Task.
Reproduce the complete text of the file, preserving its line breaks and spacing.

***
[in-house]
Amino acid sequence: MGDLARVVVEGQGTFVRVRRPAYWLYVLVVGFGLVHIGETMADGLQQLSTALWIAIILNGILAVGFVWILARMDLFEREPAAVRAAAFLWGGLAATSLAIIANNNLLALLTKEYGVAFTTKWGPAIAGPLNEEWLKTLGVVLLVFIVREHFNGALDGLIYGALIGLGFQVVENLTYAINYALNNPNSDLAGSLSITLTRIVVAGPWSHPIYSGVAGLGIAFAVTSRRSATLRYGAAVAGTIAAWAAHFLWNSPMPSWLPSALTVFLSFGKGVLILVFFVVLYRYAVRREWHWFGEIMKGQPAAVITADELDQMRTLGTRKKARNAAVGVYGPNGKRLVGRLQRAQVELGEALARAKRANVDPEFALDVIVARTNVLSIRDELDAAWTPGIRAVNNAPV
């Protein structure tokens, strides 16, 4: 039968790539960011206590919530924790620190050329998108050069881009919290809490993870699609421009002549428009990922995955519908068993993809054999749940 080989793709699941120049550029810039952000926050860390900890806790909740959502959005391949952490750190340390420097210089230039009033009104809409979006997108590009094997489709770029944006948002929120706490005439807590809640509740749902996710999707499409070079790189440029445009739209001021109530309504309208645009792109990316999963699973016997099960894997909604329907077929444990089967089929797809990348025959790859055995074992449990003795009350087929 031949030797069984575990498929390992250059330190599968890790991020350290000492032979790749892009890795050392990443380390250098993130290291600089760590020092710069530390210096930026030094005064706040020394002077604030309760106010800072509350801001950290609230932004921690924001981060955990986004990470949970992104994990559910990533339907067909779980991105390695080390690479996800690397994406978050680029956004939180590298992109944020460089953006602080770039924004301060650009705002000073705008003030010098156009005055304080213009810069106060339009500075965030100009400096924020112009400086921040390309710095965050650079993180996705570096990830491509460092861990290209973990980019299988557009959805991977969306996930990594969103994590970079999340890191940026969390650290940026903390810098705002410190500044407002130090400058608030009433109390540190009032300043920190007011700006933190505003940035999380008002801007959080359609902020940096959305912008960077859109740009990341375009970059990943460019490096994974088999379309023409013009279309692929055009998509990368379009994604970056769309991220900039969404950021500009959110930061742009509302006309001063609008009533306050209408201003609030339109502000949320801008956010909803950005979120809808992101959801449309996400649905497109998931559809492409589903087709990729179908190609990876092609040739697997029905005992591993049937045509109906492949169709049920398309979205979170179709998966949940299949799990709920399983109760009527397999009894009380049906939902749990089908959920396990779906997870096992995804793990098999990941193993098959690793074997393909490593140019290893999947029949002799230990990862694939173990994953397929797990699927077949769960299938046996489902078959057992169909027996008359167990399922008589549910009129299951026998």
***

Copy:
[in-house]
Amino acid sequence: MGDLARVVVEGQGTFVRVRRPAYWLYVLVVGFGLVHIGETMADGLQQLSTALWIAIILNGILAVGFVWILARMDLFEREPAAVRAAAFLWGGLAATSLAIIANNNLLALLTKEYGVAFTTKWGPAIAGPLNEEWLKTLGVVLLVFIVREHFNGALDGLIYGALIGLGFQVVENLTYAINYALNNPNSDLAGSLSITLTRIVVAGPWSHPIYSGVAGLGIAFAVTSRRSATLRYGAAVAGTIAAWAAHFLWNSPMPSWLPSALTVFLSFGKGVLILVFFVVLYRYAVRREWHWFGEIMKGQPAAVITADELDQMRTLGTRKKARNAAVGVYGPNGKRLVGRLQRAQVELGEALARAKRANVDPEFALDVIVARTNVLSIRDELDAAWTPGIRAVNNAPV
């Protein structure tokens, strides 16, 4: 039968790539960011206590919530924790620190050329998108050069881009919290809490993870699609421009002549428009990922995955519908068993993809054999749940 080989793709699941120049550029810039952000926050860390900890806790909740959502959005391949952490750190340390420097210089230039009033009104809409979006997108590009094997489709770029944006948002929120706490005439807590809640509740749902996710999707499409070079790189440029445009739209001021109530309504309208645009792109990316999963699973016997099960894997909604329907077929444990089967089929797809990348025959790859055995074992449990003795009350087929 031949030797069984575990498929390992250059330190599968890790991020350290000492032979790749892009890795050392990443380390250098993130290291600089760590020092710069530390210096930026030094005064706040020394002077604030309760106010800072509350801001950290609230932004921690924001981060955990986004990470949970992104994990559910990533339907067909779980991105390695080390690479996800690397994406978050680029956004939180590298992109944020460089953006602080770039924004301060650009705002000073705008003030010098156009005055304080213009810069106060339009500075965030100009400096924020112009400086921040390309710095965050650079993180996705570096990830491509460092861990290209973990980019299988557009959805991977969306996930990594969103994590970079999340890191940026969390650290940026903390810098705002410190500044407002130090400058608030009433109390540190009032300043920190007011700006933190505003940035999380008002801007959080359609902020940096959305912008960077859109740009990341375009970059990943460019490096994974088999379309023409013009279309692929055009998509990368379009994604970056769309991220900039969404950021500009959110930061742009509302006309001063609008009533306050209408201003609030339109502000949320801008956010909803950005979120809808992101959801449309996400649905497109998931559809492409589903087709990729179908190609990876092609040739697997029905005992591993049937045509109906492949169709049920398309979205979170179709998966949940299949799990709920399983109760009527397999009894009380049906939902749990089908959920396990779906997870096992995804793990098999990941193993098959690793074997393909490593140019290893999947029949002799230990990862694939173990994953397929797990699927077949769960299938046996489902078959057992169909027996008359167990399922008589549910009129299951026998």